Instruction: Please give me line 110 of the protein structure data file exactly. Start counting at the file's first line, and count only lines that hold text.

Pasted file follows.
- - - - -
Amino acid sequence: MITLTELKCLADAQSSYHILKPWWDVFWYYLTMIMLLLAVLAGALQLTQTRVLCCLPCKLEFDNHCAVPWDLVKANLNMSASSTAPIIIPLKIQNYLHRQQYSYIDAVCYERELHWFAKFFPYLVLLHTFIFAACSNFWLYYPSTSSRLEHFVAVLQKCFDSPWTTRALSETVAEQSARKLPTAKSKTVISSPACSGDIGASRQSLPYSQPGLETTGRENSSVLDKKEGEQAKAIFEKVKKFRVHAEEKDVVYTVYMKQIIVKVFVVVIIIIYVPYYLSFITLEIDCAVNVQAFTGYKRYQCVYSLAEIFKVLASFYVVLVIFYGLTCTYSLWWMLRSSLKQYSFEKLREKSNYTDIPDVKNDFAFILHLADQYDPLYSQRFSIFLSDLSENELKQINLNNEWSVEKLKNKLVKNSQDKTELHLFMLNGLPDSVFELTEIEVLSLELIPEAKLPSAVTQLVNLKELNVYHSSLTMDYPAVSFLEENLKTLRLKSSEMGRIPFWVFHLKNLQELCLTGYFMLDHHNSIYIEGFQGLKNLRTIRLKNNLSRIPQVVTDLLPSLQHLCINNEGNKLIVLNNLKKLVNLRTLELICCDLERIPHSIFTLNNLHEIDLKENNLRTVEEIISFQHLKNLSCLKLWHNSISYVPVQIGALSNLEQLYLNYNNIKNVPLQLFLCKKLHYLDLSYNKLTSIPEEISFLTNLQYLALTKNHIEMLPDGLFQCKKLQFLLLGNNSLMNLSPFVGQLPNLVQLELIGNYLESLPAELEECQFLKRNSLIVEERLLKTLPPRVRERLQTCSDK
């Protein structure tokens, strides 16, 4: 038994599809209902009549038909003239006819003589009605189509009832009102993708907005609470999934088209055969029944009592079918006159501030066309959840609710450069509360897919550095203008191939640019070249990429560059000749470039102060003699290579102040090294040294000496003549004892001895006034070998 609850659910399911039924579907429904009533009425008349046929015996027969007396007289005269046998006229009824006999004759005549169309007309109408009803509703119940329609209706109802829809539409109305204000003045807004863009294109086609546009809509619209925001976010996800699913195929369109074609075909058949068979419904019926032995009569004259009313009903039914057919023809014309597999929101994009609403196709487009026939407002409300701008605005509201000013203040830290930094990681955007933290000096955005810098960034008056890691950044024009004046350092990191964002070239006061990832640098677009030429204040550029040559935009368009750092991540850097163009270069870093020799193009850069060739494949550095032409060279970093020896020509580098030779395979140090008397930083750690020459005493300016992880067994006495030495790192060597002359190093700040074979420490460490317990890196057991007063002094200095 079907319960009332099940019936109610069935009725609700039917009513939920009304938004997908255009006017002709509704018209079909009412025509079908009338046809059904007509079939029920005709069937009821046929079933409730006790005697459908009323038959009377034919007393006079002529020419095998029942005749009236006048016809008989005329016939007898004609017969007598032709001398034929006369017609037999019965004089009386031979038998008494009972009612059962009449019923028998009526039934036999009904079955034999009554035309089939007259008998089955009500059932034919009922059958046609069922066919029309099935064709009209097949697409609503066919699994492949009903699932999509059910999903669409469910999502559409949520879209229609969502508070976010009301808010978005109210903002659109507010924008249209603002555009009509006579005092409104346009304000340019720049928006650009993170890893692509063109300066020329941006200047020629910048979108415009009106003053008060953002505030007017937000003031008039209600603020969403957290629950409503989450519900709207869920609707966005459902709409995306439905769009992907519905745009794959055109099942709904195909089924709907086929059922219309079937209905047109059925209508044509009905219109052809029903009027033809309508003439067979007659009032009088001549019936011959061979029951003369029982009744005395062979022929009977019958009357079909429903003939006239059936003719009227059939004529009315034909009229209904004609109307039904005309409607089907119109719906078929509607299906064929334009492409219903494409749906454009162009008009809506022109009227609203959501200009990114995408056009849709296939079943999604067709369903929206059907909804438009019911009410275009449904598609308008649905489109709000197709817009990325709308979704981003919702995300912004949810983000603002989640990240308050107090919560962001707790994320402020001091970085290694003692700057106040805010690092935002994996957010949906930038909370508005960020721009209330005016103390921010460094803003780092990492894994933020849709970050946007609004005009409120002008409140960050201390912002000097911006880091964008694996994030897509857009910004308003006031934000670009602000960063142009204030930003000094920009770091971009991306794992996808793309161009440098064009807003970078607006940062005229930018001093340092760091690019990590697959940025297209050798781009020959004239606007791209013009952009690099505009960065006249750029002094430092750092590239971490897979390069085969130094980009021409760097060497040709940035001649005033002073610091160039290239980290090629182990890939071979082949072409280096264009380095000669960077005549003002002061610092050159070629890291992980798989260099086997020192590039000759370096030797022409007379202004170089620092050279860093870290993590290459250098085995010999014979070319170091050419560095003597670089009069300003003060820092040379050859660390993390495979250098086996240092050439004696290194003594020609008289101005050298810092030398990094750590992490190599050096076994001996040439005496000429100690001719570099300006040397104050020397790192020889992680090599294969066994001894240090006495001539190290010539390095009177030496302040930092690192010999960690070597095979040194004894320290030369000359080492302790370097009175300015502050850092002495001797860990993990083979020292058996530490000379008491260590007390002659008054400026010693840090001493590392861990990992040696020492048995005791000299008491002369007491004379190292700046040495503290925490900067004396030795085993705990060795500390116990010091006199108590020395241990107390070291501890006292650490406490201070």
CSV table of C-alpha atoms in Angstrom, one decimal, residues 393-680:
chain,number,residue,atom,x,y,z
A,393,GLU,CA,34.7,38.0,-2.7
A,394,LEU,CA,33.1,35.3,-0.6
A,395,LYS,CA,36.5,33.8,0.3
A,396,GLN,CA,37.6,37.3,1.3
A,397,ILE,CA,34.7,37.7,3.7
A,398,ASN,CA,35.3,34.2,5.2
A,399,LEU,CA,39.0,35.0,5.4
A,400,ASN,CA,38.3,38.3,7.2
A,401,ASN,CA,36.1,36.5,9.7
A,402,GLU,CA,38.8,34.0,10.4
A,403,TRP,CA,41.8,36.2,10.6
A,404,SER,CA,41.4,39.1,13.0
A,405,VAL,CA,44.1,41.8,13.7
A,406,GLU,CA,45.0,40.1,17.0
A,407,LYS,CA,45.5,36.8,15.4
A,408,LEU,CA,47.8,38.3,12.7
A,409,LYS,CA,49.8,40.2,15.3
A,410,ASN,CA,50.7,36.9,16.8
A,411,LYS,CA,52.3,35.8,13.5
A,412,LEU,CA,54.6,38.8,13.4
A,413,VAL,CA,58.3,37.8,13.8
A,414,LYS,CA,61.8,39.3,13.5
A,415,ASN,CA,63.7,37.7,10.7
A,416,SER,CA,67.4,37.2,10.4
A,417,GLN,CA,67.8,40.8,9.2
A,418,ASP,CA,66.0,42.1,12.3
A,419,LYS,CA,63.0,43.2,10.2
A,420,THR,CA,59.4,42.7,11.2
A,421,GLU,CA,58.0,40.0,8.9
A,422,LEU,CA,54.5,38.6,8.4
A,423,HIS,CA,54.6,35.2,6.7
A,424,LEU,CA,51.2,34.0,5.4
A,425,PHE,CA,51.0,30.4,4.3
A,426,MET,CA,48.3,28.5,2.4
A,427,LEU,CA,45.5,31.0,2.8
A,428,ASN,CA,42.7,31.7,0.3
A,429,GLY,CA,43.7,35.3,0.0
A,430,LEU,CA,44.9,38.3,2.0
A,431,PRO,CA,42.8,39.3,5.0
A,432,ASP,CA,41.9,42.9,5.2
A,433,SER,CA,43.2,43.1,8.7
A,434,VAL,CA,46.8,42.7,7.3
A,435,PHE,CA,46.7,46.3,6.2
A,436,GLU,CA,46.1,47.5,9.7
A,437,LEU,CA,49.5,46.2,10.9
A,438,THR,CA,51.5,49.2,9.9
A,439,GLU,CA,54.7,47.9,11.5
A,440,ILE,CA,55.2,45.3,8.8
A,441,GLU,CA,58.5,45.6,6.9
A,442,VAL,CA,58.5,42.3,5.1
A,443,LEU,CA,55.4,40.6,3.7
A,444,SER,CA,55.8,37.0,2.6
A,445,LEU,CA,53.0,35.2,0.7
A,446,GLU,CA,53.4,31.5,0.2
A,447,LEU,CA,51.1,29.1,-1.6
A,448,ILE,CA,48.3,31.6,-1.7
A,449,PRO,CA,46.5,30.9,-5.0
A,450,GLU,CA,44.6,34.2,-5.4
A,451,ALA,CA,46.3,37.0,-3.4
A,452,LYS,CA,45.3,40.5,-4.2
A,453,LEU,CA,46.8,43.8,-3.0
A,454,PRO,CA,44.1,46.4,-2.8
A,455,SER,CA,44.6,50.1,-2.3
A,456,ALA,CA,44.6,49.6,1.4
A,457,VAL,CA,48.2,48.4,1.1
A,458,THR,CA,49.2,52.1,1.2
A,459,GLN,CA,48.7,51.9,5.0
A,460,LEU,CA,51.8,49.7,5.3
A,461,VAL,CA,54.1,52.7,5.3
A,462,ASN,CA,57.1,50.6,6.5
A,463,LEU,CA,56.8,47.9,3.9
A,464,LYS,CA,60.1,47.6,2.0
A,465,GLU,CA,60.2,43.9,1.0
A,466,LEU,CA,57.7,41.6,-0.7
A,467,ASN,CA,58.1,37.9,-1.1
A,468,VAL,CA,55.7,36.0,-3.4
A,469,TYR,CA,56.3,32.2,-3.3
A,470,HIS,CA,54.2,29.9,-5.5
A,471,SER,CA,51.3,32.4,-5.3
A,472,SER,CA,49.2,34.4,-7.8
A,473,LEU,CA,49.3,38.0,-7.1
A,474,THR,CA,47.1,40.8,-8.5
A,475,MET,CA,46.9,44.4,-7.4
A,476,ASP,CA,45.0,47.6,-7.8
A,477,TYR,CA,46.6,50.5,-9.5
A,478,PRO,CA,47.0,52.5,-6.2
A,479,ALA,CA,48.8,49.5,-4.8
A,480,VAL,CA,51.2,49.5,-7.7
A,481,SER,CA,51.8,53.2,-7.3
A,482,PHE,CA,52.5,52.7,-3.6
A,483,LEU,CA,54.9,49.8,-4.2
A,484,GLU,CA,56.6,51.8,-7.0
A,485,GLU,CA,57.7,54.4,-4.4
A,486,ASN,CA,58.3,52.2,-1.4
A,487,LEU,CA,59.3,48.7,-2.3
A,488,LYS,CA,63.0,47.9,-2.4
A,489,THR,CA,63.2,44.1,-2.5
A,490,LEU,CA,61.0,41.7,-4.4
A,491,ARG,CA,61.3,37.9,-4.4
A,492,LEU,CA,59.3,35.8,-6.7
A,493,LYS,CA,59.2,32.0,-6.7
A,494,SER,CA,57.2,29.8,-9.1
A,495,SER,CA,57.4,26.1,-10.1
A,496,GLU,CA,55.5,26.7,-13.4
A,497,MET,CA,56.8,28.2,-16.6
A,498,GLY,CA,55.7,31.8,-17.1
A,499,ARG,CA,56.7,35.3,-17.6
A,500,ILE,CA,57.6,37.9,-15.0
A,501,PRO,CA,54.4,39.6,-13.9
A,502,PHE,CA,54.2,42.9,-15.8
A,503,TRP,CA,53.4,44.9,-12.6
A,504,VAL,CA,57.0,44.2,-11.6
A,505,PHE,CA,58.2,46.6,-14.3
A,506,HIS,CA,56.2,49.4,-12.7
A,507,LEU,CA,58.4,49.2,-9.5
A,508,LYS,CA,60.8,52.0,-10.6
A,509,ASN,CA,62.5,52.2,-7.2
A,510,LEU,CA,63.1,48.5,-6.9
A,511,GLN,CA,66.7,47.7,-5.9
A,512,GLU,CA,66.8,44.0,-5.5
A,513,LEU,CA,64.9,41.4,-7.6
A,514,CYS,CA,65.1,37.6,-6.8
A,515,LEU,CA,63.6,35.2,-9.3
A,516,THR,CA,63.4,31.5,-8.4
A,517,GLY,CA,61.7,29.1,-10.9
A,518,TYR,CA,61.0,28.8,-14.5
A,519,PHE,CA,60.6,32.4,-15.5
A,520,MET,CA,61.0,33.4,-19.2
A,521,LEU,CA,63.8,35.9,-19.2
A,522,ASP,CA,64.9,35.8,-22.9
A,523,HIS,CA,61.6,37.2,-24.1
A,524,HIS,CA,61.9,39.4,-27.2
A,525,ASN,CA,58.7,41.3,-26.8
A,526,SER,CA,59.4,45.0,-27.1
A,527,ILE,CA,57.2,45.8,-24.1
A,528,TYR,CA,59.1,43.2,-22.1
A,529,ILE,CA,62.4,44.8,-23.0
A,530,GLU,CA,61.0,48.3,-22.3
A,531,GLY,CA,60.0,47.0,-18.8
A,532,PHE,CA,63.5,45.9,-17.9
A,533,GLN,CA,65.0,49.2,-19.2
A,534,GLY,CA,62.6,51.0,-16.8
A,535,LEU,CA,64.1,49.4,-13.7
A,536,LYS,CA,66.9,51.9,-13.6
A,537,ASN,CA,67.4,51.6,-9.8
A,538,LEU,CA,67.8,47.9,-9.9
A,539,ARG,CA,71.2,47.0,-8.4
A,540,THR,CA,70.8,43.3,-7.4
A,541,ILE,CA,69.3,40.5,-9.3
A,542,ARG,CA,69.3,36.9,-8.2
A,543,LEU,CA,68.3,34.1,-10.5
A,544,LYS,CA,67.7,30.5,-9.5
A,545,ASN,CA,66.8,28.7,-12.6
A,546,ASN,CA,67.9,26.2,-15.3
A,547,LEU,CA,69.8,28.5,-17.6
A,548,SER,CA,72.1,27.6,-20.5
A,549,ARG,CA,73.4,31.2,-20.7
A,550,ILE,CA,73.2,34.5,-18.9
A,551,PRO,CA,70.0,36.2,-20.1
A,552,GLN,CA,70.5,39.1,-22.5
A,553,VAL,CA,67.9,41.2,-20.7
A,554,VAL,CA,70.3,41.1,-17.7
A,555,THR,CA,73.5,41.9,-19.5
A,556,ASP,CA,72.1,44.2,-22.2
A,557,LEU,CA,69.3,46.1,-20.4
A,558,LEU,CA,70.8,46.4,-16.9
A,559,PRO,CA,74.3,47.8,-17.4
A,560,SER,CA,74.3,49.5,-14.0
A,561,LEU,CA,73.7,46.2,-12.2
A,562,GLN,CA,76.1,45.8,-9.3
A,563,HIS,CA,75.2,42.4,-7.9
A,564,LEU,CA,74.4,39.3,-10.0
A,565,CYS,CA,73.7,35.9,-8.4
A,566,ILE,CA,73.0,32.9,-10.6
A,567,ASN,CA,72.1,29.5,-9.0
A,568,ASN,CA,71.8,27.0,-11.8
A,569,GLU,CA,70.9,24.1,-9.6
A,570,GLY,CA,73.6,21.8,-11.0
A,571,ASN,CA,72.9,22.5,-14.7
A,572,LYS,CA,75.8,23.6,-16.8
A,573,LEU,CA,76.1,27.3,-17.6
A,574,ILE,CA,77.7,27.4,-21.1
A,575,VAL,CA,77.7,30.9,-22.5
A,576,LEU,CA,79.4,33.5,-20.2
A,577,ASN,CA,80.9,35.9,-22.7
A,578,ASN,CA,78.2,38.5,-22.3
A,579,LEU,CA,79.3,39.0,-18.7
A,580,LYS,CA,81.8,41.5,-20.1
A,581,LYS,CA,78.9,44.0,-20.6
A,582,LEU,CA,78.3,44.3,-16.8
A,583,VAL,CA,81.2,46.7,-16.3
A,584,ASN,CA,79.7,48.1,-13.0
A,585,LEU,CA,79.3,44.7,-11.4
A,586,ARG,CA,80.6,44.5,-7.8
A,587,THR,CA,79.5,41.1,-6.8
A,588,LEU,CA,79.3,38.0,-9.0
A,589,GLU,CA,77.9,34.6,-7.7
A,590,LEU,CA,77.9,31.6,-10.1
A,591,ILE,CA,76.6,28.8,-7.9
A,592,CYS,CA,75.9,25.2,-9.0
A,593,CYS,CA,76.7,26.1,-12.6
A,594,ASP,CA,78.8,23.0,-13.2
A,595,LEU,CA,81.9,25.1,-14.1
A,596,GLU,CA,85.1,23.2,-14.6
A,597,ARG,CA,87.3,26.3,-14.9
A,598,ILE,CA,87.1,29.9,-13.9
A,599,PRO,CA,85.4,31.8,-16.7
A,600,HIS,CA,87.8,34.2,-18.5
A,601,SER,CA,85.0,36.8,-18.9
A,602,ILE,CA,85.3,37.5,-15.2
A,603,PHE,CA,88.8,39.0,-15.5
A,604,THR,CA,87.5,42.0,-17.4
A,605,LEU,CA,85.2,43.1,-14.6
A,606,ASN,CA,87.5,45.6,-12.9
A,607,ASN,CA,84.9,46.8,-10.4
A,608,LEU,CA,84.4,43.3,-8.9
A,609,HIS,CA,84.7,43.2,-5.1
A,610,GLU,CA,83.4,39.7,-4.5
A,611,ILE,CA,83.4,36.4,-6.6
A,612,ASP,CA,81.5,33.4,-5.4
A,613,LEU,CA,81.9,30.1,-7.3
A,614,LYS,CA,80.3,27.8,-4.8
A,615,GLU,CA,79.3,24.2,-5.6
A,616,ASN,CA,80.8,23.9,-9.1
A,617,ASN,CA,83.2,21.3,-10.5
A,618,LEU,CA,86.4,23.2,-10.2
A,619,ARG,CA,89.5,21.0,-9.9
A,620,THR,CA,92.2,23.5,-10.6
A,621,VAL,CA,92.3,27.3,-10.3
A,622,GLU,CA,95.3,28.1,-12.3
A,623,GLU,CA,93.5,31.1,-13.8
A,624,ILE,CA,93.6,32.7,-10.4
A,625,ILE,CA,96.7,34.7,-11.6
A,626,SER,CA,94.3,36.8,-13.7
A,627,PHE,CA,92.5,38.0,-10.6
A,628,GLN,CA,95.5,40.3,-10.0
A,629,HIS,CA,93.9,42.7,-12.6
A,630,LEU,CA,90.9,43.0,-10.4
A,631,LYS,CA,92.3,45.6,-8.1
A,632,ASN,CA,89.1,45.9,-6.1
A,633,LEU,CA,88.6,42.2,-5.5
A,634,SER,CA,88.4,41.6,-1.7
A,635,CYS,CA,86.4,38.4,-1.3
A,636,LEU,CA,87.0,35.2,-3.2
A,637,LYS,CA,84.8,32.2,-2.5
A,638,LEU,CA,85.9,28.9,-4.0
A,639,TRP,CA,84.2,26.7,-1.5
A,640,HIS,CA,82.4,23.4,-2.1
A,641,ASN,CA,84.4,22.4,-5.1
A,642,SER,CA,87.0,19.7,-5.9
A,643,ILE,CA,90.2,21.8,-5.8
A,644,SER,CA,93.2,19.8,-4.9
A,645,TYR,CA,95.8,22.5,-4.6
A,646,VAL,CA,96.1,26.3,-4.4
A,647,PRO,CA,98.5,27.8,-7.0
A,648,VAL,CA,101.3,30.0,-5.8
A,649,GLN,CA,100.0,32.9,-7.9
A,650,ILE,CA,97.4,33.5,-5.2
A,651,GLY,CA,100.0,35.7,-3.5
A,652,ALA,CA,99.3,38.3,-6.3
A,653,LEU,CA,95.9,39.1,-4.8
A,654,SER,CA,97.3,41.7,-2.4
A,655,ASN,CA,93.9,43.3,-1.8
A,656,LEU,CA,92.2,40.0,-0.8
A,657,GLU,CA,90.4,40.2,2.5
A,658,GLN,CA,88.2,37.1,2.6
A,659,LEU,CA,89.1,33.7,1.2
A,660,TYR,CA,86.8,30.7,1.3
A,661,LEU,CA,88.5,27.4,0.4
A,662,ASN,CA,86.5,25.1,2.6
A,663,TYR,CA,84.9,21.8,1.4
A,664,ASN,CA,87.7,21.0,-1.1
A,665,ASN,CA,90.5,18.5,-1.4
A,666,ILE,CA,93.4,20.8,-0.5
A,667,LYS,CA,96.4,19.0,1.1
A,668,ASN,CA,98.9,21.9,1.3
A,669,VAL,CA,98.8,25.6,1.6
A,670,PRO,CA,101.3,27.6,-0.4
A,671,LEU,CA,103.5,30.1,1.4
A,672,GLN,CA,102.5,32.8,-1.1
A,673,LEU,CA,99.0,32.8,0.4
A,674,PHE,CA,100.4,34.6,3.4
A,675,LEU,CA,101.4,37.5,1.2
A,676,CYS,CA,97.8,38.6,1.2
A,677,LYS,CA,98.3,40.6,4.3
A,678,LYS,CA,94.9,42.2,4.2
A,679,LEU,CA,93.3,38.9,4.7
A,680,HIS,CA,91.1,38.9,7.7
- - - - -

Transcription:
A,498,GLY,CA,55.7,31.8,-17.1